How to Use Modular Synthesizers

Modular synthesizers are coming back in a big way. When they were first created, their sound was futuristic and spellbinding. Nowadays, it’s the charm of analog sound and end-to-end tonal control that lures in curious & unsuspecting musicians. But beyond curiosity, how do you actually apply the modular formula? Let’s take a closer look…

Anna Colombo

Anna Colombo


Having a synth is cool, but what about creating your synth? The world of modular synthesis can help you achieve exactly that. This guide will shed some light on how to use your modular rig and incorporate it into the modern recording workflow.

What’s a modular synthesizer though?

A modular synthesiser is made of discrete parts (modules) that all interact together to create electronic sounds. Just like in a hardware synth, you can have oscillators, filters, mixers and much more complex units. Most modules carry out a single function in the system, and you can achieve limitless sonic possibilities when modules are combined together. 

A modular synth usually features two types of signal: audio, which is the final output, and CV.

Before diving too deep let’s clear up the jargon and acronyms that we’ll be discussing in this guide. For a more comprehensive guide to synthesizer, terminology checks out our ‘guide to synthesizer terminology’ article here.  

What does CV stand for?

You may have seen this discussed or written on your modular synth. CV stands for control voltage and is an analogue signal. This is the primary way information is sent between modules. Think of it as the analogue equivalent of MIDI. Just like it is possible to send MIDI information in and out of our computers, it is also possible to send CV using specific hardware and software. We’ll discuss this in more detail later in the guide.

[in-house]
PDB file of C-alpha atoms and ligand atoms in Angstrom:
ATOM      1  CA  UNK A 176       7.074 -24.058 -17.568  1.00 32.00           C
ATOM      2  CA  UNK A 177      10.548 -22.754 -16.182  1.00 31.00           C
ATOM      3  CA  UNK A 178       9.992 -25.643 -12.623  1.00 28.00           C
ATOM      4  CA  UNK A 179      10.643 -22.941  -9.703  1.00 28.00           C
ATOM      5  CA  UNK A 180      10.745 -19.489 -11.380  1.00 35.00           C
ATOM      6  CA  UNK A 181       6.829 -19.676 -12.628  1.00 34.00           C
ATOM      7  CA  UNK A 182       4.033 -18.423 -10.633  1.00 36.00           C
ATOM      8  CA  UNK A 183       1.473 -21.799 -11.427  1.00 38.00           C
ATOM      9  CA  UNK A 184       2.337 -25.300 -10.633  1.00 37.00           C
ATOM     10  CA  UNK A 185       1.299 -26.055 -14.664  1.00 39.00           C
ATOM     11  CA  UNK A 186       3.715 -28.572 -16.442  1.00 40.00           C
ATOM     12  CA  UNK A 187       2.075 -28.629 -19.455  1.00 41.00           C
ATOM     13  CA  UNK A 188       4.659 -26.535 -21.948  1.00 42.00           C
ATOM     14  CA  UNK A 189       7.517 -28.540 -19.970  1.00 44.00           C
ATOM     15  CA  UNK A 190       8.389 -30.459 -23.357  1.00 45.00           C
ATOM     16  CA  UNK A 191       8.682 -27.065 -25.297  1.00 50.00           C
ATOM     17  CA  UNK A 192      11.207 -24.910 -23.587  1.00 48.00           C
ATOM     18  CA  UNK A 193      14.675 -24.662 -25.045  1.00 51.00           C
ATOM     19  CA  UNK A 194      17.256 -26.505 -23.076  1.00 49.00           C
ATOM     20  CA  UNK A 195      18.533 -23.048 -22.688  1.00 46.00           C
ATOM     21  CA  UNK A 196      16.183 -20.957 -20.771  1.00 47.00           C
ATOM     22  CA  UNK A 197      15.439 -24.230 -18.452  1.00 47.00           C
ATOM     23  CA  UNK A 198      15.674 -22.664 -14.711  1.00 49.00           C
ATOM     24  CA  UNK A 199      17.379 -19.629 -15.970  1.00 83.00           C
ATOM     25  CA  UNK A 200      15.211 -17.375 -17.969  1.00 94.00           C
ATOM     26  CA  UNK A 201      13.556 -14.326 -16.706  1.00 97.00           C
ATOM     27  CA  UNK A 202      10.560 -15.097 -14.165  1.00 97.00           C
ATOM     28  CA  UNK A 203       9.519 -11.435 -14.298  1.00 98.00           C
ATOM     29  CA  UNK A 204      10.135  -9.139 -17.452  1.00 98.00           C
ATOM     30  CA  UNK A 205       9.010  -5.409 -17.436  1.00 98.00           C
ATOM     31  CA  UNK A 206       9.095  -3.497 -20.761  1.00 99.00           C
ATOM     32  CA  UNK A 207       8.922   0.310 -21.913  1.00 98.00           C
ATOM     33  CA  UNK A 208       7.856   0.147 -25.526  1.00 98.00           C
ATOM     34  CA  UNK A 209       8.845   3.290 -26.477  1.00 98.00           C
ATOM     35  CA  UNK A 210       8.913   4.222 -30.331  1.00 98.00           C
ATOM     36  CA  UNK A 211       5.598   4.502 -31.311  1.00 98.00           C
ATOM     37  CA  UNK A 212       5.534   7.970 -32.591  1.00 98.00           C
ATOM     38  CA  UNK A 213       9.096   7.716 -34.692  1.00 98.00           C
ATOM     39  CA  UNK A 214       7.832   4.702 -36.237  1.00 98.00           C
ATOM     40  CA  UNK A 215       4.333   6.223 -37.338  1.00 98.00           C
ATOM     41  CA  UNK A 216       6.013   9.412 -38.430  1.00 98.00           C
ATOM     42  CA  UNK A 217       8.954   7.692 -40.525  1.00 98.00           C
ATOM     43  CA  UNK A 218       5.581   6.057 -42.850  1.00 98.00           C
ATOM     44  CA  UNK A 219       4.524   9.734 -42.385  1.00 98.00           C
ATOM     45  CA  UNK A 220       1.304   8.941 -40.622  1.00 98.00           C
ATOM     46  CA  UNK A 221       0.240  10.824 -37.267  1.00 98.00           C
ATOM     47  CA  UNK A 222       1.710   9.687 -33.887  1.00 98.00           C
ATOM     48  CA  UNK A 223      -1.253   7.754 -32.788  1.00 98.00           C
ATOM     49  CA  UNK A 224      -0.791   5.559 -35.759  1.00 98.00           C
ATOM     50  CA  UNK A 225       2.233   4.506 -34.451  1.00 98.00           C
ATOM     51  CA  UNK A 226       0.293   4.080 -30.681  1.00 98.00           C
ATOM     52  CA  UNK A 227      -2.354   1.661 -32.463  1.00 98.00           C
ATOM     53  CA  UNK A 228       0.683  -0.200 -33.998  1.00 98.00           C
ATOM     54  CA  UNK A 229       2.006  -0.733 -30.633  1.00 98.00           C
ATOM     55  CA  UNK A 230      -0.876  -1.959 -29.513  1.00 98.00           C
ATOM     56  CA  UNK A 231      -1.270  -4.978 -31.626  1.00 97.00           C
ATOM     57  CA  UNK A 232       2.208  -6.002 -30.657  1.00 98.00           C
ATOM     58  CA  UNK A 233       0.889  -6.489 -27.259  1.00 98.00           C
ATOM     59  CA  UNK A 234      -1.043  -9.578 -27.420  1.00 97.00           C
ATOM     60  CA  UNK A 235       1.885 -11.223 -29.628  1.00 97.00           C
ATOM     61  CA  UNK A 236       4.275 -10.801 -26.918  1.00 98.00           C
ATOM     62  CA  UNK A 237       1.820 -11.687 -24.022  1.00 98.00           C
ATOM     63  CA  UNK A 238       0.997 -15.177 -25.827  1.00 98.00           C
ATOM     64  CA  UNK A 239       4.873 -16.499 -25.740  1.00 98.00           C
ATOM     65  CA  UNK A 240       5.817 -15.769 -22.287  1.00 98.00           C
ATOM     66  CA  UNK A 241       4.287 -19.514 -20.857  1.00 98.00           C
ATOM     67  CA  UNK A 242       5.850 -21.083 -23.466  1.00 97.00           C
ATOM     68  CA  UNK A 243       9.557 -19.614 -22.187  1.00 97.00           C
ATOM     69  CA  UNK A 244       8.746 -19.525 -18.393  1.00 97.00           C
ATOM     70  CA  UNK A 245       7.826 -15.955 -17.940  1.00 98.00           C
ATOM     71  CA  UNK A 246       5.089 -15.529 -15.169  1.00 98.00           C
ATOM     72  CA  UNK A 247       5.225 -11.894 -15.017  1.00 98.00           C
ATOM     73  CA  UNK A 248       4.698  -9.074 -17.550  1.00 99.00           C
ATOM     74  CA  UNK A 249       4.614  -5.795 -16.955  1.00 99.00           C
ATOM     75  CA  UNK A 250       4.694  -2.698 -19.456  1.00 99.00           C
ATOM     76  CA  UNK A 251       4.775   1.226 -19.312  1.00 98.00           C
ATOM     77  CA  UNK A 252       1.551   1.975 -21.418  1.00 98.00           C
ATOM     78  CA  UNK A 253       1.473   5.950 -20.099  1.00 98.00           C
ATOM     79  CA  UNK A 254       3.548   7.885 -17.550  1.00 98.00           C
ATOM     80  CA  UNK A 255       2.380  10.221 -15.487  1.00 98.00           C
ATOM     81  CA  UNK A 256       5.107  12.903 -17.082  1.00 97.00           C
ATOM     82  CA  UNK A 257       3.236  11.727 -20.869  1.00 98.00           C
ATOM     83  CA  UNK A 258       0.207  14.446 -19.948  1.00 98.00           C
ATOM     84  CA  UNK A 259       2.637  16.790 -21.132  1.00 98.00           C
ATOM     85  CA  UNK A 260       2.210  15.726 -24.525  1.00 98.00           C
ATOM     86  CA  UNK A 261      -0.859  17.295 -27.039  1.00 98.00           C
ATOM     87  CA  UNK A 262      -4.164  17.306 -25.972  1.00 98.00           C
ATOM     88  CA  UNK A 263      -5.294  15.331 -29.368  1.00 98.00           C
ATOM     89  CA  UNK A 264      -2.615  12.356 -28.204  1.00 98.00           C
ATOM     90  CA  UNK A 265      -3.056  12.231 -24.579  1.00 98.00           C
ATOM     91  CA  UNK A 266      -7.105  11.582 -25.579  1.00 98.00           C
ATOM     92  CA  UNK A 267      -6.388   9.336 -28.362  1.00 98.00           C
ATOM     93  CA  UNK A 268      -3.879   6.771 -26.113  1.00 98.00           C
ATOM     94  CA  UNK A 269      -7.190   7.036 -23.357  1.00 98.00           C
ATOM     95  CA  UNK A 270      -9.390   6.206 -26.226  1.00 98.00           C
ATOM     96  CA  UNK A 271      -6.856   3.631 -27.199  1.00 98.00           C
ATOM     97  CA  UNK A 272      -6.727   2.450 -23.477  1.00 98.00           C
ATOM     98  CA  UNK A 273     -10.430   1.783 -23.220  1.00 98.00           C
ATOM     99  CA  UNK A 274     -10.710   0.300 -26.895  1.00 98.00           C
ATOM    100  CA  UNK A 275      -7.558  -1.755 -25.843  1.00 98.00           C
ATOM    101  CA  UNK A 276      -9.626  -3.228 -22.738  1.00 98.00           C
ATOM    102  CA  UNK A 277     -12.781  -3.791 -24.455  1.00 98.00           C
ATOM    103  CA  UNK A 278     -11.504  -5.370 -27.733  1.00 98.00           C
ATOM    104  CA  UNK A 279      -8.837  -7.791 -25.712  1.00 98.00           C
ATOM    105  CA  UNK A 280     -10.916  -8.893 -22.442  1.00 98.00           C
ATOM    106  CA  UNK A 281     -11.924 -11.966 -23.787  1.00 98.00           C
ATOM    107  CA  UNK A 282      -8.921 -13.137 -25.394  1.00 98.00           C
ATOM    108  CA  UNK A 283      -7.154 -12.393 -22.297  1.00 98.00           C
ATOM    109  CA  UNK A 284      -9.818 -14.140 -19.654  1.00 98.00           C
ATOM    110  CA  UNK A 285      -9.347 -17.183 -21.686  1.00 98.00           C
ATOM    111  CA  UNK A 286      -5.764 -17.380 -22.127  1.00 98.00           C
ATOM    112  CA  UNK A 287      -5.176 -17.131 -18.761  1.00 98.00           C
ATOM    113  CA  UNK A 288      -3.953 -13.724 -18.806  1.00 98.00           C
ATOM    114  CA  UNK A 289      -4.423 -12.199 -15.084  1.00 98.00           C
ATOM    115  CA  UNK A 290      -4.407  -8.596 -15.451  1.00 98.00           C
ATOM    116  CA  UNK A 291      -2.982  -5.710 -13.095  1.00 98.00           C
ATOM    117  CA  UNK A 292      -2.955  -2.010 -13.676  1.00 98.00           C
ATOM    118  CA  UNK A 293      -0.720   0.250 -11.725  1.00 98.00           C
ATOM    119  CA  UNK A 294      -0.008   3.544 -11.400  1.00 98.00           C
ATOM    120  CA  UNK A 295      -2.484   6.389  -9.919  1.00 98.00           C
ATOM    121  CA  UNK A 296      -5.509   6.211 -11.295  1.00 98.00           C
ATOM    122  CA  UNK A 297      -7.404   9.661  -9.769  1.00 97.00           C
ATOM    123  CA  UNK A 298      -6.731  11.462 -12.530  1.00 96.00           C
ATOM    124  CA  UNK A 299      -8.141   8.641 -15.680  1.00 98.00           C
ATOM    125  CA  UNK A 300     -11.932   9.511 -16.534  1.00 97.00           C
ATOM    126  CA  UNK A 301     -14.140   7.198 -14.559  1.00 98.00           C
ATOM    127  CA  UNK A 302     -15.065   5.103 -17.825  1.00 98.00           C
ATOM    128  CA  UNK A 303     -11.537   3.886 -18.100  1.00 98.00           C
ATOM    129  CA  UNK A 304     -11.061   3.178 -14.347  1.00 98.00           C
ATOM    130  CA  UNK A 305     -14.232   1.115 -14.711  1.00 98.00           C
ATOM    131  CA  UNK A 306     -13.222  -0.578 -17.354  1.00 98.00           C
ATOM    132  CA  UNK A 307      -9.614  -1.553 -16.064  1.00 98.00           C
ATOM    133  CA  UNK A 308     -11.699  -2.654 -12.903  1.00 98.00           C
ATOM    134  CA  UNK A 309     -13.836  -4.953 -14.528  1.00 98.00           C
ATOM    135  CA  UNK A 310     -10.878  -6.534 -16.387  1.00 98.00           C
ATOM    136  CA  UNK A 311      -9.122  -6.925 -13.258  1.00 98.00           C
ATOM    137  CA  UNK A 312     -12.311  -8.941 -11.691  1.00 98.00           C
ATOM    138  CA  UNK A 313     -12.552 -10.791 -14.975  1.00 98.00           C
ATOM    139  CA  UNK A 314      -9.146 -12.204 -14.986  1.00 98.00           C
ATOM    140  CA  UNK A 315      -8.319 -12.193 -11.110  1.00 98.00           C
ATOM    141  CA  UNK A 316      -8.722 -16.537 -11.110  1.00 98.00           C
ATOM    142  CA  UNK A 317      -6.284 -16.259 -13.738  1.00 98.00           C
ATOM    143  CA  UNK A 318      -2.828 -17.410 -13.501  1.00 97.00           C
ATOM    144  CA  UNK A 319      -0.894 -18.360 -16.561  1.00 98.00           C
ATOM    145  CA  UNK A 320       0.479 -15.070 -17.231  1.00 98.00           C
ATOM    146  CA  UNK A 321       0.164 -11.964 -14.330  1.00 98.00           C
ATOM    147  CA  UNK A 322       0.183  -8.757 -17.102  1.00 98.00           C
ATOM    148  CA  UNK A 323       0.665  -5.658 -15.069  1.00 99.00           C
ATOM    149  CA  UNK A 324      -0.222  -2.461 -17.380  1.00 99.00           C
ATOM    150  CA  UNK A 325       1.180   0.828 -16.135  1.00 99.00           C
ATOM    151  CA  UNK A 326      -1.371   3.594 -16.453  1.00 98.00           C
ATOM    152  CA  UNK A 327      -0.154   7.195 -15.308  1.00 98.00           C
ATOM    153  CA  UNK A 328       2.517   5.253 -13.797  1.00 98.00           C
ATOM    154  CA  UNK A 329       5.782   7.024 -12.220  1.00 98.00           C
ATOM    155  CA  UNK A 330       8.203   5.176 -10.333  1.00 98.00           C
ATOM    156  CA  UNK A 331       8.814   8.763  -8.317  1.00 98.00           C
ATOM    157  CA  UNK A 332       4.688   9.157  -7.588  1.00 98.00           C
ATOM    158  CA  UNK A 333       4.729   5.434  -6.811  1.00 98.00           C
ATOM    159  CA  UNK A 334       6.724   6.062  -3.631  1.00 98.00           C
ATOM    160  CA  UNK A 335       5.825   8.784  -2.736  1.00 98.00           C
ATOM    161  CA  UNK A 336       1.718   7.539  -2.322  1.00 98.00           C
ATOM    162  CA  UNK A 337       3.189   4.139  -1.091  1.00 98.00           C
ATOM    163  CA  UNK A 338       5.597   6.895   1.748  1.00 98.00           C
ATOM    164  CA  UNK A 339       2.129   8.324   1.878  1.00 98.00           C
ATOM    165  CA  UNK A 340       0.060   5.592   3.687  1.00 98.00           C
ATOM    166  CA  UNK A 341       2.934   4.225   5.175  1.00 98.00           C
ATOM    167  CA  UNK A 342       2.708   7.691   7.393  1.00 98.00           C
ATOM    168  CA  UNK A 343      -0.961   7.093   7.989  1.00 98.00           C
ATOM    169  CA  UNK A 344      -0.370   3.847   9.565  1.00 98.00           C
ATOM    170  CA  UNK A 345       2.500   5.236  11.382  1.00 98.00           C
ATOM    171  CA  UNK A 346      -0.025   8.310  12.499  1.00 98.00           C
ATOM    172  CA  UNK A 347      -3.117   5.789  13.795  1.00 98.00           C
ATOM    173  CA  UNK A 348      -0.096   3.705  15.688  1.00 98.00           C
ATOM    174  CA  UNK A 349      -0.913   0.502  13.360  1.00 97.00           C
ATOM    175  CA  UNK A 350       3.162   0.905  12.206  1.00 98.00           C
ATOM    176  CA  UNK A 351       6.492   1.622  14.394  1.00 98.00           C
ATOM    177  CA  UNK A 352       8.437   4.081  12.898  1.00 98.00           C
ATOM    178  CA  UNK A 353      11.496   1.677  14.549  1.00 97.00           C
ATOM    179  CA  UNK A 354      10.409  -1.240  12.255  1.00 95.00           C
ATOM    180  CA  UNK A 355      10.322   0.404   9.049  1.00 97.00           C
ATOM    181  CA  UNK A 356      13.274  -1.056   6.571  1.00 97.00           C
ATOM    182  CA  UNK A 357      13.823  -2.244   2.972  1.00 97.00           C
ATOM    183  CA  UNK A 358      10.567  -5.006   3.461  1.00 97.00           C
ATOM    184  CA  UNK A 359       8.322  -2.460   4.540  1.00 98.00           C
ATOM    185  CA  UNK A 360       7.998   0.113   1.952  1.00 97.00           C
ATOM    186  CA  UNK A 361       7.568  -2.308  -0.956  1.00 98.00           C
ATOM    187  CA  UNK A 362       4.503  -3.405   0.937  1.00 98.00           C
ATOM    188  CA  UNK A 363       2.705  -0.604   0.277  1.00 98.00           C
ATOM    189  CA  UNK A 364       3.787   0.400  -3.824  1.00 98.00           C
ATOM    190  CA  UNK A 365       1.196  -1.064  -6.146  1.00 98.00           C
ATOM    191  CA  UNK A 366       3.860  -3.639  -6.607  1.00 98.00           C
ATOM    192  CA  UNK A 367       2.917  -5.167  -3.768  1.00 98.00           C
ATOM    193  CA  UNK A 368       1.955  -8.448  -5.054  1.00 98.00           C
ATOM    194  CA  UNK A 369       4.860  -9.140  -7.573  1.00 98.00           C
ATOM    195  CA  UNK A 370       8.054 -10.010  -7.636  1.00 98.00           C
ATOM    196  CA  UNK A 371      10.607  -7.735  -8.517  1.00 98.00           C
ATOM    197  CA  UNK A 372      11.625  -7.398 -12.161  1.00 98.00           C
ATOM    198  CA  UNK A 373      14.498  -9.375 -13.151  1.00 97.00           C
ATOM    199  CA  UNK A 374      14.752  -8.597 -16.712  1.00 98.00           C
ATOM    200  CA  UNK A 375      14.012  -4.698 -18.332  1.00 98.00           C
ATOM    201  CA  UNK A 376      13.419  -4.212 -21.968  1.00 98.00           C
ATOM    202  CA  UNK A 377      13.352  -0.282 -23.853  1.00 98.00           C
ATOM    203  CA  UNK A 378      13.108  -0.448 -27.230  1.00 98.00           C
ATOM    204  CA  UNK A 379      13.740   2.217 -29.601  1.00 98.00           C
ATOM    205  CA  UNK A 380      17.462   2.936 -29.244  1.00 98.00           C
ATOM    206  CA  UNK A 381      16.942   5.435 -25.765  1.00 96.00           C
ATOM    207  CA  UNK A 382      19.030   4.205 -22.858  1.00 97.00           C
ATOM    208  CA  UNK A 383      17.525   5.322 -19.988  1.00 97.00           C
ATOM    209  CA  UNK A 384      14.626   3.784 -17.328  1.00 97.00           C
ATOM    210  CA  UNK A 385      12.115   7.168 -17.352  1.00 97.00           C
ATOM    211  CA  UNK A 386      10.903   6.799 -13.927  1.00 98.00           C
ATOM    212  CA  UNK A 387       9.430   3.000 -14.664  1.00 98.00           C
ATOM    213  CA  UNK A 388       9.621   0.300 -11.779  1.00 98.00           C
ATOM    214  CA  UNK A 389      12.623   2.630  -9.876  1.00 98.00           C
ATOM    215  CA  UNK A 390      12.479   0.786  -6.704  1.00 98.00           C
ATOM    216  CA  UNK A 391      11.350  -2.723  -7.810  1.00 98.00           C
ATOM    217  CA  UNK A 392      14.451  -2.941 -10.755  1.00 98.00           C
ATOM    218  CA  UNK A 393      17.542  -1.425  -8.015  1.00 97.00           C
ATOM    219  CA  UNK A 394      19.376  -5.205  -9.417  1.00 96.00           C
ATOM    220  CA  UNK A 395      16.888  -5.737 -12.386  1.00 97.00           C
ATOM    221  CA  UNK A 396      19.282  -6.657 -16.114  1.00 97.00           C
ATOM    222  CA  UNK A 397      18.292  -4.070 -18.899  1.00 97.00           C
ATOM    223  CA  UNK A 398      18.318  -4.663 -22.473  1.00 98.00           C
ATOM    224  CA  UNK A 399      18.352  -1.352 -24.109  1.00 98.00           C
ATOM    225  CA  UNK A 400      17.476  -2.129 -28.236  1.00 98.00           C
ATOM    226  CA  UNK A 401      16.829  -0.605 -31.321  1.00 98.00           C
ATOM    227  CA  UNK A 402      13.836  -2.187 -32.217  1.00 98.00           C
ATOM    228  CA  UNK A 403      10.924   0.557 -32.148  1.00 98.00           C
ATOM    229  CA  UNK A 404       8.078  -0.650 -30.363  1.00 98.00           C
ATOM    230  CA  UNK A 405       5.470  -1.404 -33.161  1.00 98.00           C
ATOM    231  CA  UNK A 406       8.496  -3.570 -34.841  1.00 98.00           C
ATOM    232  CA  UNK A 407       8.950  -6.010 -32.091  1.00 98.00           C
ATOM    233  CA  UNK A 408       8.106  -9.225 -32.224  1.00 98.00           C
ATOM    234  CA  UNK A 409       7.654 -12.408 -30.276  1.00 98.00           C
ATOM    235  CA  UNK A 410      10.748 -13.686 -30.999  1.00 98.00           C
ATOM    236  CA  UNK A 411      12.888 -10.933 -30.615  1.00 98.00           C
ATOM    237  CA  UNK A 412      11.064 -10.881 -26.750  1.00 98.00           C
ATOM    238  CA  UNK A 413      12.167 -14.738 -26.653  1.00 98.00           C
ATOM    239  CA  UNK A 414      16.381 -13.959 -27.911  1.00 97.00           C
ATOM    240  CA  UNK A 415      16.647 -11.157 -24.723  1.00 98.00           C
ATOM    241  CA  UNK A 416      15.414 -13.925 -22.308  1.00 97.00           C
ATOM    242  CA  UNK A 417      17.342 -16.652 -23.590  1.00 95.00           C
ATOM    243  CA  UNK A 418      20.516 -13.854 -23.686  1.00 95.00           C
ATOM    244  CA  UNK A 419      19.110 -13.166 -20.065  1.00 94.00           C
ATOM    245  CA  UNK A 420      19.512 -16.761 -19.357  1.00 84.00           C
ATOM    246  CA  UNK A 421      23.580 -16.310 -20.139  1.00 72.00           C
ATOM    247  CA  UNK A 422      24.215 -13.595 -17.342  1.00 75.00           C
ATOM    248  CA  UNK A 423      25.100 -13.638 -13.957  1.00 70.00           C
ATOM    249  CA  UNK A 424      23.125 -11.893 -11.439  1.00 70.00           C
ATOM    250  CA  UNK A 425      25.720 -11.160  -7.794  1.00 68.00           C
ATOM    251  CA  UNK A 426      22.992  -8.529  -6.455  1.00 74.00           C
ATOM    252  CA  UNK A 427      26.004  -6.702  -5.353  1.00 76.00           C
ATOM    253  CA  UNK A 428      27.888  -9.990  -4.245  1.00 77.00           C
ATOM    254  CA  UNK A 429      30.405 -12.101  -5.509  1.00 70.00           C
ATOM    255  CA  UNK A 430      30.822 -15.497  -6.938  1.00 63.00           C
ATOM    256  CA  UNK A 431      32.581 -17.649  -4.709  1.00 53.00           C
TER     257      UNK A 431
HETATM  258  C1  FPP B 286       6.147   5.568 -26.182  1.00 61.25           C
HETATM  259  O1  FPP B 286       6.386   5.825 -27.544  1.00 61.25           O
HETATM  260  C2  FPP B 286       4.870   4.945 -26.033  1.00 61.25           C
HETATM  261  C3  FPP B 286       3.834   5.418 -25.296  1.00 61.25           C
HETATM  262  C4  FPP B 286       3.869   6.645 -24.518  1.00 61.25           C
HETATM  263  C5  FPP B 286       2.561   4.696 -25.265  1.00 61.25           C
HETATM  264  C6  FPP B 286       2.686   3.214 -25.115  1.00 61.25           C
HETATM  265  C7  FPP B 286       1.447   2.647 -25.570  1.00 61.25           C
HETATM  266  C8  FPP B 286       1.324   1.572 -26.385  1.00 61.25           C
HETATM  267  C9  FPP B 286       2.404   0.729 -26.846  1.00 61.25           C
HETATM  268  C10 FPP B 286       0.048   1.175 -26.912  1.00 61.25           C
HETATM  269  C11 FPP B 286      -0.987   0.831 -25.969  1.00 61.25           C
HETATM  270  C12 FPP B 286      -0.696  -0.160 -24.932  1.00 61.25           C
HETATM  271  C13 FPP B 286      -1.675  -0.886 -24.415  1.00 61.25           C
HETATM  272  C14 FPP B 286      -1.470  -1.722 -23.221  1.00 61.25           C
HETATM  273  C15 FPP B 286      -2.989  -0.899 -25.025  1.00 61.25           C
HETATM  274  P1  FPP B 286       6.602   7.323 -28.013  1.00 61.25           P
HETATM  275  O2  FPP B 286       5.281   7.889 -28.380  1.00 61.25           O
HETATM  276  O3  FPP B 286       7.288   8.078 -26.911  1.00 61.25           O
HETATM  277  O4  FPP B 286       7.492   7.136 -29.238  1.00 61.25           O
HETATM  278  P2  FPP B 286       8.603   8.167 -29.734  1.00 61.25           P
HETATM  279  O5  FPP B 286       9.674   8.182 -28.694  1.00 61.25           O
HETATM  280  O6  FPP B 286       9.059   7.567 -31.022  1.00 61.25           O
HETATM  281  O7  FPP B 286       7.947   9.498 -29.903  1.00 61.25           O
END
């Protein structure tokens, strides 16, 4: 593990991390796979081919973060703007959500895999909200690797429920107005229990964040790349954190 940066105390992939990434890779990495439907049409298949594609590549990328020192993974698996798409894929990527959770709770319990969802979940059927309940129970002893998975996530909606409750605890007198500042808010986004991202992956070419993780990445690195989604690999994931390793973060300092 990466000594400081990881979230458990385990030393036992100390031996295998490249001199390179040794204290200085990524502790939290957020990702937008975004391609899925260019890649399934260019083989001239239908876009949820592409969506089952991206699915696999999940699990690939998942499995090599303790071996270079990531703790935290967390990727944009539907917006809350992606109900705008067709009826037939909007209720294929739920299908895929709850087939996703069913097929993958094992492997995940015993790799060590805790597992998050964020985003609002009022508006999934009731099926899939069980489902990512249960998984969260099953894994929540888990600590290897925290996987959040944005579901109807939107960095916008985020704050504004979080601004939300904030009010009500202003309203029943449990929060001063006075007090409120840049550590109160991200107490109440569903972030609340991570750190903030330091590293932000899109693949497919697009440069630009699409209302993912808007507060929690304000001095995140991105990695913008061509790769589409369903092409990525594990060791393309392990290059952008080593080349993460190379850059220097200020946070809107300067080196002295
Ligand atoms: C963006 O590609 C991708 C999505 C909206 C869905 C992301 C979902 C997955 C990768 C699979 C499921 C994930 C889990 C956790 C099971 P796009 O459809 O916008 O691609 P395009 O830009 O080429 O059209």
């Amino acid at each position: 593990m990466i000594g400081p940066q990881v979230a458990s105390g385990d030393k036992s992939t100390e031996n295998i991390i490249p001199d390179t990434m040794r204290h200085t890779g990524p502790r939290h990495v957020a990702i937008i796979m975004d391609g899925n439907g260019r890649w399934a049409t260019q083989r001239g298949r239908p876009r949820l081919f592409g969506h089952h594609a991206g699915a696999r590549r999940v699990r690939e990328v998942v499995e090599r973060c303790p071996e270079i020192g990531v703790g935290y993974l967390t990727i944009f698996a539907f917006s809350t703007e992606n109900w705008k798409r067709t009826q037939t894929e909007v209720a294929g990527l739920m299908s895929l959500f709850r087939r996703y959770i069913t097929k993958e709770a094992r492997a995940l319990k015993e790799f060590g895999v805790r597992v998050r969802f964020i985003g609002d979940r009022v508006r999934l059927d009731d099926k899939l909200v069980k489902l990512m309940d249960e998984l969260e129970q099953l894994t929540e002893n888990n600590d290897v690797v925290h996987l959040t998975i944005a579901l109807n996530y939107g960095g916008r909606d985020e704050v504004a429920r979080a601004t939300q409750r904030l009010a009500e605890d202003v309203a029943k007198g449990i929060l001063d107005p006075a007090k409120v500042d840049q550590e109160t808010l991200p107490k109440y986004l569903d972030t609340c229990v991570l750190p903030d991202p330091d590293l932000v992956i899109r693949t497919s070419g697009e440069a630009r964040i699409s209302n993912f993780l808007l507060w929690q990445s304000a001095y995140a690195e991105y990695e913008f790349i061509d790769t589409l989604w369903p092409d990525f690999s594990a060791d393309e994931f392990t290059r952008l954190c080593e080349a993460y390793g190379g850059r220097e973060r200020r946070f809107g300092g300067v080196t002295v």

What is a VCO, VCA, and VCF?

These terms stand for Voltage Controlled Oscillator, Voltage Controlled Amplifier, and Voltage Controlled Filter respectively. These are devices that use CV to modulate or set certain parameters such as the frequency of an oscillator, the volume of an amplifier, or the resonance of a filter.

We can say that VCO determines the shape of your sound, VCF defines its ‘voice’ and VCA controls its volume. 

Bonus: you might have noticed there are also semi-modular synths. Put simply, they combine hardware synths with a patch bay. You can use your synth as it is, and tweak the sound with the available controls, such as a filter cutoff and resonance and so on, or you can start using patch cables to bypass existing connections. This way you’ll be able to modulate parameters in new, creative ways and shape a unique soundscape!

Semi-modular can be a great way to get more into modular synthesis via a guided path. A great option for beginners is Korg’s Volca Modular, a compact but powerful box where you can patch up to eight modules in the size of a VHS! Behringer’s flagship Neutron has a patch bay with a 32-in/24-out matrix if you want something more sophisticated. With two 3340 oscillators, two analogue VCAs, filters, BBD delay and more it’s going to be your travel buddy into the world of patches. It’s also Eurorack ready to fit swiftly into your system. If you crave that vintage analogue sound, Moog’s Mother 32 is a gem for all you semi-modular lovers out there! It also includes a sequencer for creative melodies and drum patterns. 

What are the essential modules I need to have?

Exploring modular synthesis is a lifelong journey and has no predetermined path. You can experiment and choose the modules you like and be reassured you’ll never have the same result as someone else! There are, however, a few fundamental modules:

  • Source modules: they are the source of your sound. They usually only have an audio output. They can be VCOs or Noise generators, as well as LFOs and Envelope generators. 
  • Modulation modules: they shape the sound. The basic one is the VCF to shape the tone and VCA for the volume, then you can add delays, ring mods, reverbs and much more.